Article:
these building blocks can be of real nature, e.g. phonemes, or of abstract nature, e.g. the ‘lifeline’ in
beta-helices [18]. Here, proteins assemble out of their building blocks, amino acids, whereas we define
the building blocks of music as sound waves (sine, triangular, sawtooth, etc., [32,33]) that are assumed
to assemble via stacking, i.e. without any additional information about amplitude, frequency or pitch.
In a second step, we define the superior structural units and indicate how they are related to their basic
constituents. Bonds affiliate amino acids into groups and thereby a polypeptide is a linear chain of two
or more amino acids connected by a (peptide) bond. Each bond within the polypeptide has as starting
point and end point an amino acid and hence they represent a subset of amino acid groups which are, in
contrast to polypeptides, not necessary a linear chain of amino acids but can assemble in more complex
structures (describable via a 3d graph). In an analogous way we define the creation of musical
structural assemblies where stacked groups of sound waves are called a tone.
So far, the relations only concern structure terminology and the question how functionality can be
addressed remains open. Proteins, i.e. groups of one or more polypeptides, fold into secondary
structures which are crucial to their properties and functionality, see e.g. [34]. Hence, a precursor to the
assignment of sequence-structure-function relationships is the sequence-structure identification by
experiment and computational studies. Such knowledge-based assignments have already been part of
preceding inquiries [35,36].The information gathered from these studies, for example the sequence and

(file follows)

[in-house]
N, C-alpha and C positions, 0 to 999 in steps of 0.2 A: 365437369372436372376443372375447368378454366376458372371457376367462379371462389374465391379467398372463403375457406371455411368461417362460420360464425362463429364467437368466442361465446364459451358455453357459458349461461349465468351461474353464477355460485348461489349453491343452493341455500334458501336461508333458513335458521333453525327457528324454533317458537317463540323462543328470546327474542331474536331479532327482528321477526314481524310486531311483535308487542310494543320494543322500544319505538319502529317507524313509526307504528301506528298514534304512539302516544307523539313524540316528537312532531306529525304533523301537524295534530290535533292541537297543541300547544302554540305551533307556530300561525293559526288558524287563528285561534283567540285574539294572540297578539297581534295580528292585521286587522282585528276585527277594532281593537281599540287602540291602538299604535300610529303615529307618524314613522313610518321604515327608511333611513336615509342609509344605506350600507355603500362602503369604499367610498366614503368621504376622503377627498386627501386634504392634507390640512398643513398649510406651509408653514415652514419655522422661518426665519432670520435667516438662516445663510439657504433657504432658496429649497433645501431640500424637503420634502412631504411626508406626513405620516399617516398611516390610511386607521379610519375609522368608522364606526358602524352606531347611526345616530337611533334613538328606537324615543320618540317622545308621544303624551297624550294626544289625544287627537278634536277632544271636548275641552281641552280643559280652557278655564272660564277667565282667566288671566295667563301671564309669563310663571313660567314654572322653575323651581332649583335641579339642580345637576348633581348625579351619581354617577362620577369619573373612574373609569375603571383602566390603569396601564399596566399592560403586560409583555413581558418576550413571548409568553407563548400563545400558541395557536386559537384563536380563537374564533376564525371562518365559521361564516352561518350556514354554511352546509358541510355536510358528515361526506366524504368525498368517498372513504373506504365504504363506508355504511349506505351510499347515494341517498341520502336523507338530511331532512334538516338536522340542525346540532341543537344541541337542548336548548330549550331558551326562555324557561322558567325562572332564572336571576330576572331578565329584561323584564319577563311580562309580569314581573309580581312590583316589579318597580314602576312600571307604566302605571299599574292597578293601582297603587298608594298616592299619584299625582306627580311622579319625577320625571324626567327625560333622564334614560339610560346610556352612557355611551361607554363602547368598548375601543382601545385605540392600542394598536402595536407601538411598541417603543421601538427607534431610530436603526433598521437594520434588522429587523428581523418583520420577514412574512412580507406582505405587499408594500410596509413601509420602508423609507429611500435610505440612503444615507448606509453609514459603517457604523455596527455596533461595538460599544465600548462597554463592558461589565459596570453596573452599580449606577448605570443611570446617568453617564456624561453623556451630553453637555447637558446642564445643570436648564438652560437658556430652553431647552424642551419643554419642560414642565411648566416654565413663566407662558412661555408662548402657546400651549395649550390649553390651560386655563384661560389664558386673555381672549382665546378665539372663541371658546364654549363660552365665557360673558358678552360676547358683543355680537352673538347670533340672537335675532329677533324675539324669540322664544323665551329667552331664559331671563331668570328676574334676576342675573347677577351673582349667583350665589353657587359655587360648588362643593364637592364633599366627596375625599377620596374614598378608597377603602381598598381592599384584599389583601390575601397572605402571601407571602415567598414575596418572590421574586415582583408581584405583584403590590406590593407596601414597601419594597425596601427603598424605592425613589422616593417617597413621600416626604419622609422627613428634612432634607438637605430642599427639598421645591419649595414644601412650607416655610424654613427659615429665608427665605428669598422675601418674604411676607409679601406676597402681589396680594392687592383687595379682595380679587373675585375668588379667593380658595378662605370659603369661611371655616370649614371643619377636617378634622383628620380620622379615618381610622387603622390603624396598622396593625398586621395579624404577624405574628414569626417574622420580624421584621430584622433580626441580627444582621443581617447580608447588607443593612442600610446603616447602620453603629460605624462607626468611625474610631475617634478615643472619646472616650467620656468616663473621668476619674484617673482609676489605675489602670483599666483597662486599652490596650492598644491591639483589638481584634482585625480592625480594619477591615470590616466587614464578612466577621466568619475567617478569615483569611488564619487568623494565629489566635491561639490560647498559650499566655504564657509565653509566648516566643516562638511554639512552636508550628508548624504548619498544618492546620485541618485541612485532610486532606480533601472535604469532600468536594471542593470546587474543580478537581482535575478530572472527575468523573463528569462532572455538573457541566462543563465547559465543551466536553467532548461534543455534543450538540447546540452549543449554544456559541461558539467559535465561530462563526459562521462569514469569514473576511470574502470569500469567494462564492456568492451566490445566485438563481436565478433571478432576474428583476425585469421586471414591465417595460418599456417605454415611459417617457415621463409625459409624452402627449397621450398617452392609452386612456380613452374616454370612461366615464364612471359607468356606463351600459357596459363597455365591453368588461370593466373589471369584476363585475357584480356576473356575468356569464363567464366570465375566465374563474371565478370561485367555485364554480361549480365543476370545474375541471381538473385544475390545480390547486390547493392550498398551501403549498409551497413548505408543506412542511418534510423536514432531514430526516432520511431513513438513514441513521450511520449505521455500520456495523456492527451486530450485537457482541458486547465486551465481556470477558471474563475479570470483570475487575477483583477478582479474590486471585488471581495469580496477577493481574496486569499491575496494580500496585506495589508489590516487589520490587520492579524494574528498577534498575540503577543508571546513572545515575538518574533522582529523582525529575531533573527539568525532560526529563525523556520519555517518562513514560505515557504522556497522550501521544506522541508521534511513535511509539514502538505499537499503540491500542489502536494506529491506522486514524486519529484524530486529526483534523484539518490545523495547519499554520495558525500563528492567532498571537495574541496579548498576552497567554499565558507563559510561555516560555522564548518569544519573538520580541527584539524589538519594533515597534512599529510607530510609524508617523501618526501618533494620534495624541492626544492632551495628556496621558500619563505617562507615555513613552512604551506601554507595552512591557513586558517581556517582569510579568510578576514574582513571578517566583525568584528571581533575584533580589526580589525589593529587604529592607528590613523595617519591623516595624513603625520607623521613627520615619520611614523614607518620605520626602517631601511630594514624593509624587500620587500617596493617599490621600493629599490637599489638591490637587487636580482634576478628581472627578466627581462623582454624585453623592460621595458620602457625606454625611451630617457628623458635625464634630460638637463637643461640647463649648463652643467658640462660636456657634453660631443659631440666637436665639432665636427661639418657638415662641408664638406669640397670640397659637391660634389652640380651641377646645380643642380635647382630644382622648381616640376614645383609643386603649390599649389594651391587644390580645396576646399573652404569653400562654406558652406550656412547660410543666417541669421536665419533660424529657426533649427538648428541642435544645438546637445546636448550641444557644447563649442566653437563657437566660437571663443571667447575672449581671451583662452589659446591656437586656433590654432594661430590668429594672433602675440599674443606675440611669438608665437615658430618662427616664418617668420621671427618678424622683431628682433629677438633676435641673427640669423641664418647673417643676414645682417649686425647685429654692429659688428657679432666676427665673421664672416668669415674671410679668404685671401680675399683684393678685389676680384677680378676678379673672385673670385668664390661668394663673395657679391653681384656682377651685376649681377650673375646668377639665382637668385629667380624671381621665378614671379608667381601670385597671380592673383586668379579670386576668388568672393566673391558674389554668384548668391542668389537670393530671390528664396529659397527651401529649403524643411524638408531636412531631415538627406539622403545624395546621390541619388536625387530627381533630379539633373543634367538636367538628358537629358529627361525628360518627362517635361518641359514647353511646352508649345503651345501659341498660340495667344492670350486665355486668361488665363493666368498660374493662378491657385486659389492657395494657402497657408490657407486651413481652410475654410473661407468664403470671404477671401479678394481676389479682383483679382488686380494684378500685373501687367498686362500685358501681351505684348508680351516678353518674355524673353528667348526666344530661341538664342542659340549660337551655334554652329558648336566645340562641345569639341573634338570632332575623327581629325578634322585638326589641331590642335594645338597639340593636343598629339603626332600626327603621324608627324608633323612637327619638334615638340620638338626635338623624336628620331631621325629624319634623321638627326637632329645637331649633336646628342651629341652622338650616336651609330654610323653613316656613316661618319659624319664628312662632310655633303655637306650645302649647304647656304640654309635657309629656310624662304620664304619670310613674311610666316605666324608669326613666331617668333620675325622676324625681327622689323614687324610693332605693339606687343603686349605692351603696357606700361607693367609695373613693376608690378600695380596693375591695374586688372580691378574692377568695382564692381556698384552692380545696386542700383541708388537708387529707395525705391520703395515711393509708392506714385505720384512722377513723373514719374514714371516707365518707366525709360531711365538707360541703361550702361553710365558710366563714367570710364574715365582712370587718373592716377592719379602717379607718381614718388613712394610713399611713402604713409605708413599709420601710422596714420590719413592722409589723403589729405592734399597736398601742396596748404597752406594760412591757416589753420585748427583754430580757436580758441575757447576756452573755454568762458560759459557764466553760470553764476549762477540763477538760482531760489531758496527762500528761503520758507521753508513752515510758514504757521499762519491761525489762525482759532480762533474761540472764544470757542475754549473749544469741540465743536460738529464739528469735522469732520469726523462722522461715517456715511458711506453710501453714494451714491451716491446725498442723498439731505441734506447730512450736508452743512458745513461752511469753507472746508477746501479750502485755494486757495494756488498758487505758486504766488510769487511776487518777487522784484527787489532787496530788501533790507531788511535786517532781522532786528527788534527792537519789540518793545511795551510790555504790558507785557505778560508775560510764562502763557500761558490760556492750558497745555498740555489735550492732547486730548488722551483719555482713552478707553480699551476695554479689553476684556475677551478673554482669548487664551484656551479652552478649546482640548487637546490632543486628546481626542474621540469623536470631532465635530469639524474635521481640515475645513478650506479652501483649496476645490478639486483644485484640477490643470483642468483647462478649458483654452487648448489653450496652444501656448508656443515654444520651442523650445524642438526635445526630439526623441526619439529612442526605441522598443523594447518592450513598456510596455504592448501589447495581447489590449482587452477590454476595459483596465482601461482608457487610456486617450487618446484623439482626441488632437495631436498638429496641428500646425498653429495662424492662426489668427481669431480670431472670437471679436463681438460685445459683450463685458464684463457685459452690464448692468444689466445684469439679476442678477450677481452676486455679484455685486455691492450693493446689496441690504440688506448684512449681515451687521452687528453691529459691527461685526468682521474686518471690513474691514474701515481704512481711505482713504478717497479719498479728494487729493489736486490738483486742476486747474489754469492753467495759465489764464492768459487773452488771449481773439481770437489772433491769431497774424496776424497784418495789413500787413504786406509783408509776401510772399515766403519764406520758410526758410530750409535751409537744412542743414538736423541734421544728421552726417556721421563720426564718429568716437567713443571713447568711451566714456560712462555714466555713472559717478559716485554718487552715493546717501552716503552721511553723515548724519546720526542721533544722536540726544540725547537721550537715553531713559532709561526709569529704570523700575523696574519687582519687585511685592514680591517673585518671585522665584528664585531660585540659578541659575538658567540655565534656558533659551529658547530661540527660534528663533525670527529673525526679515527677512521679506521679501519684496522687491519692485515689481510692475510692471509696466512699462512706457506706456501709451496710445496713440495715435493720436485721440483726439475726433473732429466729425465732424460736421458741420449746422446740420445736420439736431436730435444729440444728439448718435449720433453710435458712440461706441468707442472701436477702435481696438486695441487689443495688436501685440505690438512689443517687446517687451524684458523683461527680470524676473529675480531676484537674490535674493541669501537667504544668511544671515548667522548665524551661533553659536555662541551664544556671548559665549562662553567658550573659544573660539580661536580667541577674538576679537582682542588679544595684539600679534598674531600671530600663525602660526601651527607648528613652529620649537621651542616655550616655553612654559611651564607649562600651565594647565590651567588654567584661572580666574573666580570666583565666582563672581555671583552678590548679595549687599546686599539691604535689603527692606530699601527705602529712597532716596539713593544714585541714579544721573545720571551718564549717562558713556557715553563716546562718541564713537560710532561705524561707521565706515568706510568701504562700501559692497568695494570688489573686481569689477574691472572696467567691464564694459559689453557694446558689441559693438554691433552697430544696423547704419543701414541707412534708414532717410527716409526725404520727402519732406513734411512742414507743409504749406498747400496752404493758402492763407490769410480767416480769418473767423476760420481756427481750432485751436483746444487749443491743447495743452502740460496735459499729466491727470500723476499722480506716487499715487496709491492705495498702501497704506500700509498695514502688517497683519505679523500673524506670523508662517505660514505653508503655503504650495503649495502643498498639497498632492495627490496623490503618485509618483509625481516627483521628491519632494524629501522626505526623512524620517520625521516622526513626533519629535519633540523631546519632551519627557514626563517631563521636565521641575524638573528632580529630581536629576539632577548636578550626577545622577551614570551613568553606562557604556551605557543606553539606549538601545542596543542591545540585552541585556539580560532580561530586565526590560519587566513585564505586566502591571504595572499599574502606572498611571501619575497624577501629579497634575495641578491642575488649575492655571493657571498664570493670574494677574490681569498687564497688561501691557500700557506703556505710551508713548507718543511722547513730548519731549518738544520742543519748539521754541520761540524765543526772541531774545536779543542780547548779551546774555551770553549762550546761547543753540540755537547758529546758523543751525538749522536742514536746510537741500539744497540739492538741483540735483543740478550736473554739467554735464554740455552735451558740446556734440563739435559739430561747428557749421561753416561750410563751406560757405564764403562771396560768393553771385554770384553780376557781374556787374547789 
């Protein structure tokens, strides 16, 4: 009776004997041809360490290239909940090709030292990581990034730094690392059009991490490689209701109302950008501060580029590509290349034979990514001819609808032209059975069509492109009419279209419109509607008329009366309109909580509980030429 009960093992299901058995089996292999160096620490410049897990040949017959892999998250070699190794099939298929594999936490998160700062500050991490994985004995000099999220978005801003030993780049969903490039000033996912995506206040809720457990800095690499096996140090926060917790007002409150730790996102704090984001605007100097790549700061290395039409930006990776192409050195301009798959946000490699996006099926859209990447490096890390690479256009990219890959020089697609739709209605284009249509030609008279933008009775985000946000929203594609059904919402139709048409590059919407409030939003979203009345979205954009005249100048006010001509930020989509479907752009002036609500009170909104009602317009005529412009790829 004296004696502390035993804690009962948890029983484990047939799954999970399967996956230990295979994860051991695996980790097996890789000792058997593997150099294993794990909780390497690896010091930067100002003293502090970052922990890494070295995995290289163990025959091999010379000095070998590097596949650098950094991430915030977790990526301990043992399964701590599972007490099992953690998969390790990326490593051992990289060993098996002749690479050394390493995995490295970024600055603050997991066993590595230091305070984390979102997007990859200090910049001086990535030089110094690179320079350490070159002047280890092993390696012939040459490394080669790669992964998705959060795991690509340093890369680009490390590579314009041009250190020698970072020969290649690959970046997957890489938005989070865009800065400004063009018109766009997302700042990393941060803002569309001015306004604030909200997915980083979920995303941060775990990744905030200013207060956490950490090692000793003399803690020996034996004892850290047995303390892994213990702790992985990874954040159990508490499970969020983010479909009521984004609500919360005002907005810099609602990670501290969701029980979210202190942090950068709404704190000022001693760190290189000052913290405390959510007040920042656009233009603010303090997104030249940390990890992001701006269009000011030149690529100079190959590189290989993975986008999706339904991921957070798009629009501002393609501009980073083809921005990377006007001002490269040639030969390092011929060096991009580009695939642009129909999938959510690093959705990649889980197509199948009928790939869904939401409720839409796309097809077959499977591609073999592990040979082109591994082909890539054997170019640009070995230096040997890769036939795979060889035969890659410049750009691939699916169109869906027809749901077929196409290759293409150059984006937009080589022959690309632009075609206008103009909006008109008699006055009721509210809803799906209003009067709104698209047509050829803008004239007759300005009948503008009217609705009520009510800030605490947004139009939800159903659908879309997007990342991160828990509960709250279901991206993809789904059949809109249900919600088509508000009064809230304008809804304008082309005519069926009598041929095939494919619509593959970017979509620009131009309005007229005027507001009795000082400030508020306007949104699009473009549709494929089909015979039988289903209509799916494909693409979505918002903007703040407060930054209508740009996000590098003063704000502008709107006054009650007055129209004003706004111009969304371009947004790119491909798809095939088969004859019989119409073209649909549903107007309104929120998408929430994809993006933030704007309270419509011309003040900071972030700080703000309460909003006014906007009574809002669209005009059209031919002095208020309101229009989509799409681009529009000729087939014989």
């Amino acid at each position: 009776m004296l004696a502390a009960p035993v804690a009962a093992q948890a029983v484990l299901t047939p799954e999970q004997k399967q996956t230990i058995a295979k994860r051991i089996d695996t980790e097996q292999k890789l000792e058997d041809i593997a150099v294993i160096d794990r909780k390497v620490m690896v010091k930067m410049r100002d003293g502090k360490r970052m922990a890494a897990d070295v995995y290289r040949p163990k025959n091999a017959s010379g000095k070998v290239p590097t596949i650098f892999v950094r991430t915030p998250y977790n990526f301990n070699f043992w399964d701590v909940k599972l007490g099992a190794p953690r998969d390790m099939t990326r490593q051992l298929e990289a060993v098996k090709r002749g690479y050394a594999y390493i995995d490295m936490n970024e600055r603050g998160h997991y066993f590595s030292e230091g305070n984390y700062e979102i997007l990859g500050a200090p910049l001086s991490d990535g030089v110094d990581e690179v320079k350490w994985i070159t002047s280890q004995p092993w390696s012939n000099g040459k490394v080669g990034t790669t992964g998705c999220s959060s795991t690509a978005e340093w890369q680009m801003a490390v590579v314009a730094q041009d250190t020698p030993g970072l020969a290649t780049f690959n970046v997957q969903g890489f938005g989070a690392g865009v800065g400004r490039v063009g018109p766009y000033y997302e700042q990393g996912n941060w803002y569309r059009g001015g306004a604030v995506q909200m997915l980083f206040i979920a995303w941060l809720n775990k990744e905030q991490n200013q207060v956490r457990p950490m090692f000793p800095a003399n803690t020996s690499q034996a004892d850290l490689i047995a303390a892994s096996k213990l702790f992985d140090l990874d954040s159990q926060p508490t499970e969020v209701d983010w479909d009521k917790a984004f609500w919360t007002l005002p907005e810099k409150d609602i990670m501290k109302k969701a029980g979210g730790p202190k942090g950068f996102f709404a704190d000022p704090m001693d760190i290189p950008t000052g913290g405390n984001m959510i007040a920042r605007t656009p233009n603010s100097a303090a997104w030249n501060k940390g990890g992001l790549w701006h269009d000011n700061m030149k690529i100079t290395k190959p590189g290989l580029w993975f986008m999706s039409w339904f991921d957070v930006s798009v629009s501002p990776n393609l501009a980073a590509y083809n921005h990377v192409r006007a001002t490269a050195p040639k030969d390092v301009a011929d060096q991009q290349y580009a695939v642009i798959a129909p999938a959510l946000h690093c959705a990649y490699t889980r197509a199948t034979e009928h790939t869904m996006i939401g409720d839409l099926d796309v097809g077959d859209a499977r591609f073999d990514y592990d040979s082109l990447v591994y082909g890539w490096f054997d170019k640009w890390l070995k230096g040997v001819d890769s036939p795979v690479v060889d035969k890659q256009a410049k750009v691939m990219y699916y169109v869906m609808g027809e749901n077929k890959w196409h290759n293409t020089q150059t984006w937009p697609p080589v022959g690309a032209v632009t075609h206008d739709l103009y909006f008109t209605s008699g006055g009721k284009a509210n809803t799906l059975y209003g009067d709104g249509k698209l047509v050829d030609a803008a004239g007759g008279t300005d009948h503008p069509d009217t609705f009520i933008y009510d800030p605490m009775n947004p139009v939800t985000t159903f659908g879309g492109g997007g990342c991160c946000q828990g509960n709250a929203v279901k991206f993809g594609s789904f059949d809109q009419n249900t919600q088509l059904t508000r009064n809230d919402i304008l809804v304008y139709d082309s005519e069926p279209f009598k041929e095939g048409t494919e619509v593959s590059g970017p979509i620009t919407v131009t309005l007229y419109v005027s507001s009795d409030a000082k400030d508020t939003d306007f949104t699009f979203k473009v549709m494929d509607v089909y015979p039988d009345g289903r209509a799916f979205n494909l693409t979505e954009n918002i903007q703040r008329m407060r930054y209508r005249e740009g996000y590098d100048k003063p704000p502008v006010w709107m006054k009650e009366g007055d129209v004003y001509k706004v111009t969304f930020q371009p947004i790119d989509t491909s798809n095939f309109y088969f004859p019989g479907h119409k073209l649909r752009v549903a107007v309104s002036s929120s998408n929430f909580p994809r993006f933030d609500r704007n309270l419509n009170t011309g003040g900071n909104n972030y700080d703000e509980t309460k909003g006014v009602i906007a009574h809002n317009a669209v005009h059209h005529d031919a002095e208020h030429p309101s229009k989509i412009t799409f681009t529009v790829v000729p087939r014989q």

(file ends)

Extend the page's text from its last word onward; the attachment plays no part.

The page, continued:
environmental conditions that lead to distinct structural assemblies, then become data in the olog.
Nanocomposites consist of proteins positioned in certain secondary structures (e.g. alpha helix, beta
sheet or amorphous phase in spider silk [37,38,39]; in any case defined by a graph structure) of a
specific size that assemble into higher level networks. The shear strength of these secondary structures,
information stored in ‘a shear strength’, is directly related to properties such as size and arrangement
[40,41,42]. Similarly, the variation of frequency and amplitude of the stacked waves leads to the
formation of the functional unit ‘a note’ defined by its property ‘a pitch’ [43]. The pitch corresponds to
the audibility which then determines together with duration, loudness and timbre the functional
properties of a chord (grouping of intervals into categories such as thirds, fourths, etc.) which assemble
into harmonically stable riff structures [44,45,46,47,48,49,50]. Here we identify a major potential of
hierarchical ologs. As all chords in the riff are assembled in a weighted graph structure, the information
that riffs are made of rhythmic arrangements of chords is inherently included. This designates a novel
way of writing music sheets; where chords represent graph nodes connected to their nearest neighbors
by edges where the edge length (or weight) directly correlates to the length of the chord.
Apart from the hierarchical levels, a subset of proteins, the enzymes, are included to exemplify the
procedure to include ‘hierarchical interaction’. Subsets of higher hierarchical levels contain
distinguished members whose functionality is based on lower level architecture. Thus, a function
relates a certain property of a higher hierarchical structure, here active centers of enzymes, to an
element of a lower level structure, a group of amino acids. Similar to the enzyme-protein relation
subsets of chords also include group members with distinguished functional meaning [47,51]. Here, the
major chords, as interval special functional class of chords, has as distinguished member the root, the